Range: Late Cretaceous to Late Oligocene

Phylogeny: Eutheria ::: Adapisoriculidae + (Zhelestidae + (Asioryctitheria + Cimolestidae) + (Zalambdalestidae + (Placentalia + * : Gypsonictops + (Leptictidae + Leptictidium)))).

Note: At one time a possible stem lineage of the Pholidota, now considered a stem eutherian close to the ancestry of Placentals

Links: Leptictida after McKenna & Bell, 1997; Nathis Fauna Insectivoren en creodonten (Dutch); MESOZOIC MAMMALS; 'basal' Epitheria, an internet directory.

premolar 4 of Gypsonictops


Range: Campanian (Late Cretaceous) of North America. Also found in Belgium or the Uzbekistan .

Phylogeny: Leptictida : (Leptictidae + Leptictidium) + *

Comments: Described by George Gaylord Simpson in 1927, Gypsonictops is the only genus of the monotypal family Gypsonictopidae. As the earliest representatives of the Leptictida they would be ancestral to Cenozoic lepticids. Size varied according to species: the smaller specimens weighing about 21 grams and the largest 84 g, with an average weight of about 50 g. Like many other Late Cretaceous mammals, Gypsonictops had five premolars, while the vast majority of mammals have only four. On the other hand, five premolars are also a feature typical of more basal eutherian and more primitive mammals. One of the very few Cretaceous eutherians known from North America; at this time multituberculates and marsupials were the dominant mammals on this continent.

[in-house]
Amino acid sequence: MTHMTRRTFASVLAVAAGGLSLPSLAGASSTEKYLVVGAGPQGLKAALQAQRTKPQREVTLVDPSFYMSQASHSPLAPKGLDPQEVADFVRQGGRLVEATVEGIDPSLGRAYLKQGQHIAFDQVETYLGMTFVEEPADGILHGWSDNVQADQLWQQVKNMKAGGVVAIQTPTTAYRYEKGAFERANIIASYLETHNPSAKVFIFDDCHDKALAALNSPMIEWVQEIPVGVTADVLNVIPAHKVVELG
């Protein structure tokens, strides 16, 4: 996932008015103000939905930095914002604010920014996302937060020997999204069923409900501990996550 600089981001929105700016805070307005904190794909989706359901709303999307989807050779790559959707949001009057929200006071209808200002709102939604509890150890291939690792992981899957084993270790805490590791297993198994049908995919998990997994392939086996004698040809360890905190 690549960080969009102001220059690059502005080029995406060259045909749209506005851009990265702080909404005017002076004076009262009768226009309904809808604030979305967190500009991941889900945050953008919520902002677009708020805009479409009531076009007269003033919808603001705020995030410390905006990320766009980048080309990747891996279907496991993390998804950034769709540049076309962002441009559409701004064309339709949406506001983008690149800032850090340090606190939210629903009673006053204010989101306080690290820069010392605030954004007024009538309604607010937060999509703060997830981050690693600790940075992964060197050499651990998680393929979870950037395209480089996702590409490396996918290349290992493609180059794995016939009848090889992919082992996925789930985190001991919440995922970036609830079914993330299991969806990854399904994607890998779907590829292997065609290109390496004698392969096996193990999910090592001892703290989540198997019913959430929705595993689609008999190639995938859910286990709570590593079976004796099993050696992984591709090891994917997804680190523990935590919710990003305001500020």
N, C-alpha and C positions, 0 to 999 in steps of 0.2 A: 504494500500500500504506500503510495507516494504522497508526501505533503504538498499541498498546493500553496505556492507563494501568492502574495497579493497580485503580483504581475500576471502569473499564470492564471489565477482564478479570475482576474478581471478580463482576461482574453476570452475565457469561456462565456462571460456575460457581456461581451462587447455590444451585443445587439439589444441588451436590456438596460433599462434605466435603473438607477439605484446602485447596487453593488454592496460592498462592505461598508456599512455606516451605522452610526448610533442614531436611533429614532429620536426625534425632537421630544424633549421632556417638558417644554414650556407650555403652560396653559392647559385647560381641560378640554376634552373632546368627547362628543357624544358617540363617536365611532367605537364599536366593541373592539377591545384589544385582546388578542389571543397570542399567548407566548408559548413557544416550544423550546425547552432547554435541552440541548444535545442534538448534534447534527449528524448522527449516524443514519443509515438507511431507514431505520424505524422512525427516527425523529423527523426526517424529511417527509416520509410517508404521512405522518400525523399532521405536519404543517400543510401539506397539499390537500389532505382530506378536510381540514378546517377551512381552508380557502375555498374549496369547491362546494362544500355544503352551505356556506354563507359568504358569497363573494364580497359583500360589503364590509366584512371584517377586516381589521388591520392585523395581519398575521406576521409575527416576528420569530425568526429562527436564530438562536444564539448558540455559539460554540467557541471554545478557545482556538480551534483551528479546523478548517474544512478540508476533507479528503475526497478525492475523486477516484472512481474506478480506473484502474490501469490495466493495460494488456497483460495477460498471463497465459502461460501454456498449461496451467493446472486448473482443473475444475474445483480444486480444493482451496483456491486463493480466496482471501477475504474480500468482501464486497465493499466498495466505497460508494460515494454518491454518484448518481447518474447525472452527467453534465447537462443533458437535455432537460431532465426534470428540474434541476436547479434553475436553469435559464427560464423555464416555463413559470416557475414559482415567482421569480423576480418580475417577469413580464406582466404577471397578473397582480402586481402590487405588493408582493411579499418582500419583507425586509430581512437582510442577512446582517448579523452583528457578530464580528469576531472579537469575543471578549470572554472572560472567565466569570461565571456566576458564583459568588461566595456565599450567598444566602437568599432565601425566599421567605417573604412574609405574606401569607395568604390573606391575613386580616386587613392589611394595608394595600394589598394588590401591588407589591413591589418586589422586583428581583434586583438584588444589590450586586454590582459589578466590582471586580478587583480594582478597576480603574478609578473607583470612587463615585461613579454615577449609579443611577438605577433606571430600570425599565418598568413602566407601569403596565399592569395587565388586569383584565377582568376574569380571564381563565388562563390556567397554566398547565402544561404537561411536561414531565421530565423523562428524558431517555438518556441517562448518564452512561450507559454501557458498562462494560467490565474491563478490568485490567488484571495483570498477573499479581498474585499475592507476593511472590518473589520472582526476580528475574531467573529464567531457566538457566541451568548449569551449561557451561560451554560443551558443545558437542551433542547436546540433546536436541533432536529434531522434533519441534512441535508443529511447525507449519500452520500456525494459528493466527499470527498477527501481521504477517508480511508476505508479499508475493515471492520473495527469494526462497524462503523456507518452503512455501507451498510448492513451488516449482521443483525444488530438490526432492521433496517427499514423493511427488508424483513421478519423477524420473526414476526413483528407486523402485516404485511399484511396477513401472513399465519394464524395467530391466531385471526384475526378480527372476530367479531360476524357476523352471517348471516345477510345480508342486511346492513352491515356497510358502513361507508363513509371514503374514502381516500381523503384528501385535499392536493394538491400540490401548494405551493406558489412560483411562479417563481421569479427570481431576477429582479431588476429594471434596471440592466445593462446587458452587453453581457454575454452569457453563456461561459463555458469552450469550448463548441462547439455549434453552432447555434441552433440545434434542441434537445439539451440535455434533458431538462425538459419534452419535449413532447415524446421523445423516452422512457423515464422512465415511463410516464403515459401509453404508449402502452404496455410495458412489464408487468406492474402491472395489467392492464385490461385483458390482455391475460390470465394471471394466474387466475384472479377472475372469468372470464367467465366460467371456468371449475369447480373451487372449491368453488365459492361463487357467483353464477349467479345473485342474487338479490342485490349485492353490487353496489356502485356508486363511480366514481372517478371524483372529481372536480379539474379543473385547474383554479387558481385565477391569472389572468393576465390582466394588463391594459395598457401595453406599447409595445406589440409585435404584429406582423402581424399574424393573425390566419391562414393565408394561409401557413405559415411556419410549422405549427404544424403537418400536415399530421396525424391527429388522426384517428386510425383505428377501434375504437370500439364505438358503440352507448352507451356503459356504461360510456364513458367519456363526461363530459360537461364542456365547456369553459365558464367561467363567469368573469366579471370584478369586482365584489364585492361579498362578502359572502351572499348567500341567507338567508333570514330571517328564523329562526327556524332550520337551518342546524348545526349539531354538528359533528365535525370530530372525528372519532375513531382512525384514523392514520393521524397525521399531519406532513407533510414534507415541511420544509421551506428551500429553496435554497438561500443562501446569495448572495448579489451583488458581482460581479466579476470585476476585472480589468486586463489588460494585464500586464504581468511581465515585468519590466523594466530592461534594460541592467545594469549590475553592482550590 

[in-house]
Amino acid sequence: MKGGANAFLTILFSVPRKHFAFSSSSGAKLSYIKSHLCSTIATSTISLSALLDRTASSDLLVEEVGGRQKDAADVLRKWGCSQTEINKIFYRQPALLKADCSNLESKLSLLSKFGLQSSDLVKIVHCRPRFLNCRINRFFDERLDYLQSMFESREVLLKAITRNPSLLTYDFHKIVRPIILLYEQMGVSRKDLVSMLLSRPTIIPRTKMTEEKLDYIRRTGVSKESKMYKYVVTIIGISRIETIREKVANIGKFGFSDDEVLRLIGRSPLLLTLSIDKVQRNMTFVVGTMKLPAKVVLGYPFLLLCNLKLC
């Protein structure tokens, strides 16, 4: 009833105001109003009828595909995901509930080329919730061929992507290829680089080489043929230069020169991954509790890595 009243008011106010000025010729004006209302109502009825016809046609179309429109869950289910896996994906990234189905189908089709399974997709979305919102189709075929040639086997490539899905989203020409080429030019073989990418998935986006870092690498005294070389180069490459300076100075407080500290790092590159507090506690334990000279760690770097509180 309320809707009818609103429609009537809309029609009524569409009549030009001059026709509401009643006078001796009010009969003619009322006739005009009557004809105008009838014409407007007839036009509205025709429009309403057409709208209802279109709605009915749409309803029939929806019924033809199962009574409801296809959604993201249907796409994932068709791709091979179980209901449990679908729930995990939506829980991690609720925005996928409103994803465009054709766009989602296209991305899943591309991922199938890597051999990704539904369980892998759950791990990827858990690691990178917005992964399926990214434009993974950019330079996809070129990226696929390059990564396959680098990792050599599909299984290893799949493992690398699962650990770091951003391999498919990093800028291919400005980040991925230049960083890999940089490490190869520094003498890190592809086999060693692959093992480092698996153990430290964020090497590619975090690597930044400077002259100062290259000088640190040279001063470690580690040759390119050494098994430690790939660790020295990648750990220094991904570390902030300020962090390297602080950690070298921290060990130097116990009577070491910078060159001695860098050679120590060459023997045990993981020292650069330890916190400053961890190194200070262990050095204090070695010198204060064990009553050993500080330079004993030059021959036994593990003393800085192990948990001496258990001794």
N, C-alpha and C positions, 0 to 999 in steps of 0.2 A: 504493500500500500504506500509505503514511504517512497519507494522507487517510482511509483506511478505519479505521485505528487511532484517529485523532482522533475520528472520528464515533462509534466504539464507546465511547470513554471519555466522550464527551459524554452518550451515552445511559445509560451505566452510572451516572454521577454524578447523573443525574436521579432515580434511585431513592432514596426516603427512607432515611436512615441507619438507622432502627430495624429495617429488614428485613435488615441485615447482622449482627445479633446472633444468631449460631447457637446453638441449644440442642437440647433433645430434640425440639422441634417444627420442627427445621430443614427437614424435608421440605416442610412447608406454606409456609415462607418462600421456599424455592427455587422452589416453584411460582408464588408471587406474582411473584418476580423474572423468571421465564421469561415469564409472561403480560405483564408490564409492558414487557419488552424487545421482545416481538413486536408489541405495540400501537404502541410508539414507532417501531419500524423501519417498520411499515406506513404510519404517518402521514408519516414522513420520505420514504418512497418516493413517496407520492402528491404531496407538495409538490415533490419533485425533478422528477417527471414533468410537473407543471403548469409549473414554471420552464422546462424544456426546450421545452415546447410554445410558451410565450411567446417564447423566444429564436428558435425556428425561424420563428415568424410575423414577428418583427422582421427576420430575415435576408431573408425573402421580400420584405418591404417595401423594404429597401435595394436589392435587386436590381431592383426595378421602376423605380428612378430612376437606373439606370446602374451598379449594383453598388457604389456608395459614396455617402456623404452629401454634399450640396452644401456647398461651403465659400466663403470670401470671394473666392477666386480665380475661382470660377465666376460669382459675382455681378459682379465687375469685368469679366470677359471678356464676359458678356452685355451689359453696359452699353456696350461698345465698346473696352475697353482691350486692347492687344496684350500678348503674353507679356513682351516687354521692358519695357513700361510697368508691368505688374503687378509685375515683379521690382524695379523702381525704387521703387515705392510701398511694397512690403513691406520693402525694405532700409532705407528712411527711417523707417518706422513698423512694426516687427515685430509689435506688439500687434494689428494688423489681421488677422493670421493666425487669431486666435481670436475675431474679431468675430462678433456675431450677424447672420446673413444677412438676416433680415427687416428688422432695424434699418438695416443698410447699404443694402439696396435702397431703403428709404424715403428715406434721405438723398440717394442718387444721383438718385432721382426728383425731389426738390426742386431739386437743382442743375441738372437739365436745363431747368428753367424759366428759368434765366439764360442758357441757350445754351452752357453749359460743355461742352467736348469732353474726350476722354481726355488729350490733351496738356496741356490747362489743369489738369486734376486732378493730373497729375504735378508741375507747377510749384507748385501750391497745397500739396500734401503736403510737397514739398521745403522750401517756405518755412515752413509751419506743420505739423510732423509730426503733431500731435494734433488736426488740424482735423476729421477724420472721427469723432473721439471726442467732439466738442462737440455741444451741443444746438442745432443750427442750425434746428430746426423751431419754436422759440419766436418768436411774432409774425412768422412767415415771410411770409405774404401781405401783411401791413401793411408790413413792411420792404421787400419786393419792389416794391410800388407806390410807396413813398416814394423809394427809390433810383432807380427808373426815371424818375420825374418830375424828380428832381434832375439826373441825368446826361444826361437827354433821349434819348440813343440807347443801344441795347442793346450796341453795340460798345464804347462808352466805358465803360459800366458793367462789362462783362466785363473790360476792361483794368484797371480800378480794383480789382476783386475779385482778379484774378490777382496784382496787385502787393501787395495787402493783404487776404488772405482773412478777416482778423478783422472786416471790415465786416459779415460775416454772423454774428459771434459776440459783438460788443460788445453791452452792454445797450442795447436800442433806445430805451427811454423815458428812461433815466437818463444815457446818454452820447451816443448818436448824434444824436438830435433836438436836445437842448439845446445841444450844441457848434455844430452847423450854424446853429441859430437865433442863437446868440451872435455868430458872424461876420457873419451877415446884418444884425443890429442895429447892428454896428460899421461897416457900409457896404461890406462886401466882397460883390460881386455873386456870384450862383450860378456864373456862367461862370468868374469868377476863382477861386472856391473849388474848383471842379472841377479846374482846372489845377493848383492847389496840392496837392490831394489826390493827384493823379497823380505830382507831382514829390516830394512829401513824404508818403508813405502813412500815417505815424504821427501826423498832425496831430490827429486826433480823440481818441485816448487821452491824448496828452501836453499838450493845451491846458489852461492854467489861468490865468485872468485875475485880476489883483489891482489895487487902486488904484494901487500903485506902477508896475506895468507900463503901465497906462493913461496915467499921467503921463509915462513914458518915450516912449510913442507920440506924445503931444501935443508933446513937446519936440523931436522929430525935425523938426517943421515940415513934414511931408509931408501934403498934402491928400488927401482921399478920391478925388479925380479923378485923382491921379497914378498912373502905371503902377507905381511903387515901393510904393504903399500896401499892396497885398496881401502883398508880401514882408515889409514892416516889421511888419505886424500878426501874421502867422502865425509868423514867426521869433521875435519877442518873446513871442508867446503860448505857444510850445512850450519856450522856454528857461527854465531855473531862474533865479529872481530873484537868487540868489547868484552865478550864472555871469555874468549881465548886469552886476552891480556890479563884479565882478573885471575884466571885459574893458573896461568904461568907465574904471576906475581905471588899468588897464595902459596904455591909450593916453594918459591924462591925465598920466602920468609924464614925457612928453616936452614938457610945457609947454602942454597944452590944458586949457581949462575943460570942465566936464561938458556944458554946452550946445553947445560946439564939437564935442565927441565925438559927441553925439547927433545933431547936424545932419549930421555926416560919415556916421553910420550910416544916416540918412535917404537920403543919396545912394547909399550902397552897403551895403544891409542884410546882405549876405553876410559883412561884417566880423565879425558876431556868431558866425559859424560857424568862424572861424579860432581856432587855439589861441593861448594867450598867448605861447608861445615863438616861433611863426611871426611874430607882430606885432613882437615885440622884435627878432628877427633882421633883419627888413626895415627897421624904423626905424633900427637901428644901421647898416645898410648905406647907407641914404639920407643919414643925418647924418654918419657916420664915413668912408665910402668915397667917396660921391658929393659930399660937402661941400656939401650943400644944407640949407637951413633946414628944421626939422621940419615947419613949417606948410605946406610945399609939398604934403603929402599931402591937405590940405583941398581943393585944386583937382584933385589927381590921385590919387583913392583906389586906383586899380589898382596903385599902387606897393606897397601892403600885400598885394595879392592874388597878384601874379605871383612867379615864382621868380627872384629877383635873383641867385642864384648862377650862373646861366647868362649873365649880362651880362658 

Image: Different views of a P4 tooth (premolar 4) of Gypsonictops. From George Gaylord Simpson 1951 American Cretaceous Insectivores, Public domain Wikipedia

Reference/link: Catalan Wikipedia MAK111210


Range: early Palaeocene to Late Oligocene of Europe, Asia and North America.

Phylogeny: Leptictida : Gypsonictops + (Leptictidium + * )

Comments: Many primitive characters: for example, they retain the jugal, a bone lost in true insectivores. postcranial characters show similarities to zalambdalestids Benton 2005 p.329. Leptictis, from the late Eocene to late Oligocene of North America, is the best known genus